The European Council of the European Union (EU) yesterday recommended that the EU impose a travel ban for The Bahamas and scores of other countries amid the COVID-19 pandemic.
The ban does not apply to EU citizens and their family members, long-term EU residents and their family members and travelers with an essential function or need.
It goes into effect on July 1, today, when the EU reopens its borders.
In a statement, the council noted, “The council today adopted a recommendation on the gradual lifting of the temporary restrictions on non-essential travel into the EU. Travel restrictions should be lifted for countries listed in the recommendation, with this list being reviewed and, as the case may be, updated every two weeks.
“Based on the criteria and conditions set out in the recommendation, as from 1 July member states should start lifting the travel restrictions at the external borders for residents of the following third countries: Algeria, Australia, Canada, Georgia, Japan, Montenegro, Morocco, New Zealand, Rwanda, Serbia, South Korea, Thailand, Tunisia, Uruguay [and] China — subject to confirmation of reciprocity.”
It said residents of Andorra, Monaco, San Marino and the Vatican — all situated in Europe — should be considered as EU residents “for the purpose of this recommendation”.
The council said a determination for which countries should be allowed entry was made based on each country’s epidemiological situation and containment measures, including physical distancing, as well as economic and social considerations.
“Regarding the epidemiological situation, third countries listed should meet the following criteria, in particular: [the] number of new COVID-19 cases over the last 14 days and per 100,000 inhabitants close to or below the EU average — as it stood on 15 June 2020; stable or decreasing trend of new cases over this period in comparison to the previous 14 days; [and] overall response to COVID-19, taking into account available information including on aspects such as testing, surveillance, contact tracing, containment, treatment and reporting, as well as the reliability of the information and, if needed, the total average score for International Health Regulations (IHR),” it noted.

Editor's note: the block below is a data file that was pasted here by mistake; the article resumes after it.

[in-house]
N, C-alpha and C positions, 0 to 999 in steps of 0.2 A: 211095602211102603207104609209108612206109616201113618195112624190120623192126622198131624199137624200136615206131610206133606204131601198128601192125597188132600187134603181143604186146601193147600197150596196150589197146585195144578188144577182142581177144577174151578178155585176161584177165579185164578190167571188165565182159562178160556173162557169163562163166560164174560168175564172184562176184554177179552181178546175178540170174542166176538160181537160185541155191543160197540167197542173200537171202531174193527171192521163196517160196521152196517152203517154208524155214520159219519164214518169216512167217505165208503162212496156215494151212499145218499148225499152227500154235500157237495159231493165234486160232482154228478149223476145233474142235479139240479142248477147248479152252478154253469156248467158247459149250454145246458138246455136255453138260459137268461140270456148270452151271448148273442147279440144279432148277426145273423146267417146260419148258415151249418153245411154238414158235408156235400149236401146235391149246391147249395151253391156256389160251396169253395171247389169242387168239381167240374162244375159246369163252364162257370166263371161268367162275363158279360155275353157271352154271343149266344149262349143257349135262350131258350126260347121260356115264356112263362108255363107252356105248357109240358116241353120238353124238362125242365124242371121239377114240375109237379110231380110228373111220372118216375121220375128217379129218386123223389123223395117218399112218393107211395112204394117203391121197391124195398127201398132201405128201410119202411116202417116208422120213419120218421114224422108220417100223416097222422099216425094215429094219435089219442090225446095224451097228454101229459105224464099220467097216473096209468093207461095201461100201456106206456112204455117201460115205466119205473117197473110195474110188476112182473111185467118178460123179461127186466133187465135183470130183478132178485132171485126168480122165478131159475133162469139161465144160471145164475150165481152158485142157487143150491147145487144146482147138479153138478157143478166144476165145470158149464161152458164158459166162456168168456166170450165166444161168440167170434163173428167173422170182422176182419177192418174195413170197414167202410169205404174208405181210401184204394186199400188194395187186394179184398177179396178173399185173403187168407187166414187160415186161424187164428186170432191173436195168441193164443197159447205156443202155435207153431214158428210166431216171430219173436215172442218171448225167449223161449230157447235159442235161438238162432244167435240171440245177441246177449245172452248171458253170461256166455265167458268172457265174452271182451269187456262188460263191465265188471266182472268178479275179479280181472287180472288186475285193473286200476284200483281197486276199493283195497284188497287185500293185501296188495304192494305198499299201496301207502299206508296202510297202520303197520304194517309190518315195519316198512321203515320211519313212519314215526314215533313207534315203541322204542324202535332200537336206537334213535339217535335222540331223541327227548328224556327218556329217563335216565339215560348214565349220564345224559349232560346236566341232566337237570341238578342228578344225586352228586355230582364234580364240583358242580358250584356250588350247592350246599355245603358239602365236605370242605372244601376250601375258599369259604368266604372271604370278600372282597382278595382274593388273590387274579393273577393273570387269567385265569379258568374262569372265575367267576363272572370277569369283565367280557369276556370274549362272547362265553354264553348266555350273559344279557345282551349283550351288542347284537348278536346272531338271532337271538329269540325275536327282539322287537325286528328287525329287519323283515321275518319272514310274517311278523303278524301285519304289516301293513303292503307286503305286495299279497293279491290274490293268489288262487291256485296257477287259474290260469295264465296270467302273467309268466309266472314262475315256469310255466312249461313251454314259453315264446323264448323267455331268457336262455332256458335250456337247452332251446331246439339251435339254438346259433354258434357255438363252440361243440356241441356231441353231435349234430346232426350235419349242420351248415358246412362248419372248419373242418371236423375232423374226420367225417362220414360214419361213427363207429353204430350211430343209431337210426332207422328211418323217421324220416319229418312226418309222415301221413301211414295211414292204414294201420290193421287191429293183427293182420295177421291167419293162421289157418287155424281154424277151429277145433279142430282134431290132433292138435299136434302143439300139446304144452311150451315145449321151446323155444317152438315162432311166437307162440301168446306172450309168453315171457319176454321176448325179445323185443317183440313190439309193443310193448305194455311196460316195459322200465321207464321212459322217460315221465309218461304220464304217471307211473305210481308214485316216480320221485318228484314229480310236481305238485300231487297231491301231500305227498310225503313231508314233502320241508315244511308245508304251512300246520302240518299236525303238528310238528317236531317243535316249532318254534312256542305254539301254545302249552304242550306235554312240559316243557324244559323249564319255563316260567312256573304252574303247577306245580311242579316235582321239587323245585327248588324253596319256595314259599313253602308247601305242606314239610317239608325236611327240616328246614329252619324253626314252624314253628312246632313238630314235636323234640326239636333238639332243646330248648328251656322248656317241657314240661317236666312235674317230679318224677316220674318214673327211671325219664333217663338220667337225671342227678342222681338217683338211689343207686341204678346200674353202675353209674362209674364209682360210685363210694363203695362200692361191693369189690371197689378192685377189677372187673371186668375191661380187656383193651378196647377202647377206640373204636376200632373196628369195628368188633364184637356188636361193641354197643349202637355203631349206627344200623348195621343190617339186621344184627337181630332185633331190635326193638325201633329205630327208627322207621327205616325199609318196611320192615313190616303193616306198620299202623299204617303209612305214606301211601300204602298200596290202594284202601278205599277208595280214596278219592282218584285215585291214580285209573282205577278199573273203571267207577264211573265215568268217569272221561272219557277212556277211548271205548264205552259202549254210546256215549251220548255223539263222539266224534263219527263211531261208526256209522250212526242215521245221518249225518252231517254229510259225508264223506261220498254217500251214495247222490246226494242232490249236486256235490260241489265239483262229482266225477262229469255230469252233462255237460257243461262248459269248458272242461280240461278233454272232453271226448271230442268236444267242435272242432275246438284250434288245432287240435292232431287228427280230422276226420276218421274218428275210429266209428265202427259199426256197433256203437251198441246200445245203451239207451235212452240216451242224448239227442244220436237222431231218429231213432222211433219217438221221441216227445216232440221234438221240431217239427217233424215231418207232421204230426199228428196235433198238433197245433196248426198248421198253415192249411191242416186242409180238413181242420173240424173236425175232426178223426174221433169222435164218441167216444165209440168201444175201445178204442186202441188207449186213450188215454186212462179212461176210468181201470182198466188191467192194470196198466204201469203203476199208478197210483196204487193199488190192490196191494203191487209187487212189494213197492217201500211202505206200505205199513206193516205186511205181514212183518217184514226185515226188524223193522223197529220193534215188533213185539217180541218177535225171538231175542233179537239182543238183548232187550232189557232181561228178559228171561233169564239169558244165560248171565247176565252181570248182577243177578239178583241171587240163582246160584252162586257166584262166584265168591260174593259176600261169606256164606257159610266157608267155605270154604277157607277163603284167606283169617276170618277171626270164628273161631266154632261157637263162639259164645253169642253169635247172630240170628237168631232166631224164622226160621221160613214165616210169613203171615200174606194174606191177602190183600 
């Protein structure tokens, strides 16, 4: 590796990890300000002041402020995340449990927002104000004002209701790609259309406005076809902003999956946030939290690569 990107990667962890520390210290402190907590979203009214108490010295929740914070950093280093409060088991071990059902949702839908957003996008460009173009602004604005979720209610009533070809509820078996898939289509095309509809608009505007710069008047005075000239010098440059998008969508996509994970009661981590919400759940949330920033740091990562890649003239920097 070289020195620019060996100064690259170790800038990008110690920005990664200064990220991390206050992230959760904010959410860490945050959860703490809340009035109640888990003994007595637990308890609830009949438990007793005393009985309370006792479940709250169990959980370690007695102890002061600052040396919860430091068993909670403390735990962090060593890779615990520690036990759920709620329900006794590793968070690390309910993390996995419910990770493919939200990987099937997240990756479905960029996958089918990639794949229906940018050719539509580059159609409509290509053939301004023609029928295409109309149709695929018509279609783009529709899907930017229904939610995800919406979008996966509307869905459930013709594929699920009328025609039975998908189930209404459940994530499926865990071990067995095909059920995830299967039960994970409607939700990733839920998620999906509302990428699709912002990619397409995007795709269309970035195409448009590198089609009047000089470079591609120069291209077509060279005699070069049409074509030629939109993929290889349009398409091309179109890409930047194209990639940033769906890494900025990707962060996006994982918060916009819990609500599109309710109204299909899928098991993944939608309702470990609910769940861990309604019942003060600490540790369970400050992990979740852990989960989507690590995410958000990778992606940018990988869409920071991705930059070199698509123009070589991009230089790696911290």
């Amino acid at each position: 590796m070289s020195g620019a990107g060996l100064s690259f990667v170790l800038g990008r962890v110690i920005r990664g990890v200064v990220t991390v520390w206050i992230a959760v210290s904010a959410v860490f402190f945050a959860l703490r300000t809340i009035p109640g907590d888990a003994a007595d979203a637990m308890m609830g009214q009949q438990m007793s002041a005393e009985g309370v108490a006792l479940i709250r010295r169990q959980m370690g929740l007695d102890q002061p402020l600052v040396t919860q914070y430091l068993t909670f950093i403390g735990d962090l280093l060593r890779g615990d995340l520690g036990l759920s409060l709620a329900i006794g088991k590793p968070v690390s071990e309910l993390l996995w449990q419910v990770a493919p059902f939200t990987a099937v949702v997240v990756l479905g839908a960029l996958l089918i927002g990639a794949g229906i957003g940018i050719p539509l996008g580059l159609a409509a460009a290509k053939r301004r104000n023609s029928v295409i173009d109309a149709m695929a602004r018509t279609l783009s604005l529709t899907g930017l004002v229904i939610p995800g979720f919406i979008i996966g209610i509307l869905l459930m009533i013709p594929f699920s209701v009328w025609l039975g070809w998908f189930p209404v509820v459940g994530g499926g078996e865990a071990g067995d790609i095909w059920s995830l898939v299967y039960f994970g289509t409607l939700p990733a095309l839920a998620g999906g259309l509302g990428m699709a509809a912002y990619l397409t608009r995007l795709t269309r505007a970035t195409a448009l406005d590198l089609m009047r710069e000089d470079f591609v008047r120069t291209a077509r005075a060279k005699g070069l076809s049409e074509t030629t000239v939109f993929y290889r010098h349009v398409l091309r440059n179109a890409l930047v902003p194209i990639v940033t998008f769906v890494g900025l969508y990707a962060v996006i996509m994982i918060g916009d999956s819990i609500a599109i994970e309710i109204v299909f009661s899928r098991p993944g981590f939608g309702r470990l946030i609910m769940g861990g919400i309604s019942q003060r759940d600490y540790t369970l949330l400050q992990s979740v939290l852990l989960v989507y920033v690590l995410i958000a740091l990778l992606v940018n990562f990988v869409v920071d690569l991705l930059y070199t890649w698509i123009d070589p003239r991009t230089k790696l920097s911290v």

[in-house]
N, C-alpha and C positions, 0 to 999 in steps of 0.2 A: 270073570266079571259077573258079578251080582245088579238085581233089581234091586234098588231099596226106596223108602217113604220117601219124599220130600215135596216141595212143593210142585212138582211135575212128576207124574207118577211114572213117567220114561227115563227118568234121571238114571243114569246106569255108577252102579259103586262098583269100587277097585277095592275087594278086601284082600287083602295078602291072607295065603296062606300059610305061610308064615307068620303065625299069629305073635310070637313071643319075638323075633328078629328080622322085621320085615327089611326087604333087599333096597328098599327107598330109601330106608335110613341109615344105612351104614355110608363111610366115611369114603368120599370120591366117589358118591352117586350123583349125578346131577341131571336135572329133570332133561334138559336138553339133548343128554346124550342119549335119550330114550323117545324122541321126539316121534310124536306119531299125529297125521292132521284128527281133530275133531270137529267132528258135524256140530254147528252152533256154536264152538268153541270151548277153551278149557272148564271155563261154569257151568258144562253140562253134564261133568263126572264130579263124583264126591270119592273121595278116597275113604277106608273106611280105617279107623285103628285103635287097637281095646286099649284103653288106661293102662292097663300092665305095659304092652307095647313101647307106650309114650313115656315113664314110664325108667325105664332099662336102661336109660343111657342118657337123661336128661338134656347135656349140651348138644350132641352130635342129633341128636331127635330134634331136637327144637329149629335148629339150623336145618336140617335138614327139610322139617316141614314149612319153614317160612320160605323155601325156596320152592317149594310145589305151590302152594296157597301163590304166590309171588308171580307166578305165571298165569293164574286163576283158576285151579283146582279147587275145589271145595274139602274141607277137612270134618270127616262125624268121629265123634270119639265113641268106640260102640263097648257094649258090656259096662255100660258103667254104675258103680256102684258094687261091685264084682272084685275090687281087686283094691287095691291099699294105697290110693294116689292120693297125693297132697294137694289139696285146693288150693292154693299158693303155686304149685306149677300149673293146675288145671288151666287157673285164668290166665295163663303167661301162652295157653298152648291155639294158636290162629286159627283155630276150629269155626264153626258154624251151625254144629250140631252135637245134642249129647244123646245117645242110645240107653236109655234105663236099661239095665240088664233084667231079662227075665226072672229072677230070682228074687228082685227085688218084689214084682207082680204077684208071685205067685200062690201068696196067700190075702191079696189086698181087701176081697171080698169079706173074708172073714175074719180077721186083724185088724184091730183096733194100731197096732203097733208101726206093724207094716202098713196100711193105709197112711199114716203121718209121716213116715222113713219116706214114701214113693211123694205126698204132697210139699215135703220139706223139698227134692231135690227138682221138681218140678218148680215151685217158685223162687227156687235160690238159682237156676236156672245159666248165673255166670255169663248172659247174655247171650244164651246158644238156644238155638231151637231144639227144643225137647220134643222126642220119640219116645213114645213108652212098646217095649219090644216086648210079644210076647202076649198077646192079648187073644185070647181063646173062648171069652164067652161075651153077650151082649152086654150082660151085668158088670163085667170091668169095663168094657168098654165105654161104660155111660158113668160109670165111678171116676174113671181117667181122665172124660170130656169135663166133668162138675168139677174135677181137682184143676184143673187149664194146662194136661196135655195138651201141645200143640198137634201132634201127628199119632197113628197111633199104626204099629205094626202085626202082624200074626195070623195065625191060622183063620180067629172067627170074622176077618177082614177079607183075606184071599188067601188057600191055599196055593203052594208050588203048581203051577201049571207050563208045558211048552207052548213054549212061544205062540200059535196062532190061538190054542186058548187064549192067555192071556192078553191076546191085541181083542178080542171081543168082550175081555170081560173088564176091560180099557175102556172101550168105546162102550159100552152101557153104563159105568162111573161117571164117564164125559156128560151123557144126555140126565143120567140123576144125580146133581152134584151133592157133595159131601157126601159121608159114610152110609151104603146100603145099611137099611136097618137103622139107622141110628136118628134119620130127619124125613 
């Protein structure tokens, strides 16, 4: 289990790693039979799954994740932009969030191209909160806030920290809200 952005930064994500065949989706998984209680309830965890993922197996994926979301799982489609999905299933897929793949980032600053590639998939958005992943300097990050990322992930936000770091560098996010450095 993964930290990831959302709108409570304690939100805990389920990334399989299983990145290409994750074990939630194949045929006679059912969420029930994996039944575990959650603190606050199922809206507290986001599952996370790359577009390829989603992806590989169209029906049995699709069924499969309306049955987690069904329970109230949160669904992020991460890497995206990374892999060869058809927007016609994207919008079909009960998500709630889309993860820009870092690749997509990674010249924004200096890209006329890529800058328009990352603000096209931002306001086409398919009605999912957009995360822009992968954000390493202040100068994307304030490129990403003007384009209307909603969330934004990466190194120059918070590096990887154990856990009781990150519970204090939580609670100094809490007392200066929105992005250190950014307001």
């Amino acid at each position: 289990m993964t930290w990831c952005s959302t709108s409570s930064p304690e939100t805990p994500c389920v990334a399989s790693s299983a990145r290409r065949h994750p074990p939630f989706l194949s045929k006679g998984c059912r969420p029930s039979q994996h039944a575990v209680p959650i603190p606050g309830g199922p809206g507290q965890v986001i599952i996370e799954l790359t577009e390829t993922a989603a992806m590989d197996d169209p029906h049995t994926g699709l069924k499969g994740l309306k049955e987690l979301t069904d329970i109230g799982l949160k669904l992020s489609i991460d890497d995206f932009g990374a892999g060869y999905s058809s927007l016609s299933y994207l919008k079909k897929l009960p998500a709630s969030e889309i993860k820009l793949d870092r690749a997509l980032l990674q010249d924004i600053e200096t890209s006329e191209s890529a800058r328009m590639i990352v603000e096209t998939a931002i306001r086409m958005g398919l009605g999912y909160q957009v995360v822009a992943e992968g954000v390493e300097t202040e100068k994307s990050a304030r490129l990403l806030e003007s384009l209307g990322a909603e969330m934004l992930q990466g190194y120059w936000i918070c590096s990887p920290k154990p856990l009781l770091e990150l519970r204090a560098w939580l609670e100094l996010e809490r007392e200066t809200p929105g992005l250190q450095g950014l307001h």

“Information provided by EU delegations on these aspects should also be taken into account. Reciprocity should also be taken into account regularly and on a case-by-case basis.”
The council noted that its recommendation is not legally binding.
It said authorities of EU member states “remain responsible for implementing the content of the recommendation”.
“They may, in full transparency, lift only progressively travel restrictions towards countries listed,” it said.
“A member state should not decide to lift the travel restrictions for non-listed third countries before this has been decided in a coordinated manner.”
The council added, “Travel restrictions may be totally or partially lifted or reintroduced for a specific third country already listed according to changes in some of the conditions and, as a consequence, in the assessment of the epidemiological situation.
“If the situation in a listed third country worsens quickly, rapid decision-making should be applied.”
There are 104 confirmed cases of COVID-19 in The Bahamas, five of which are active.
The most recent case was confirmed on June 14.
On Sunday, Prime Minister Dr. Hubert Minnis begged Bahamians not to travel abroad as some countries experience significant spikes in COVID-19 cases.
“I want to make a very strong plea to Bahamians and residents considering or planning to travel overseas for non-essential travel to not go overseas at this time,” he said.
“If you are thinking of traveling for non-essential or [non-]emergency reasons, please, I beg you, stay at home at this time. Please stay at home. I beg you. I implore you to stay at home.”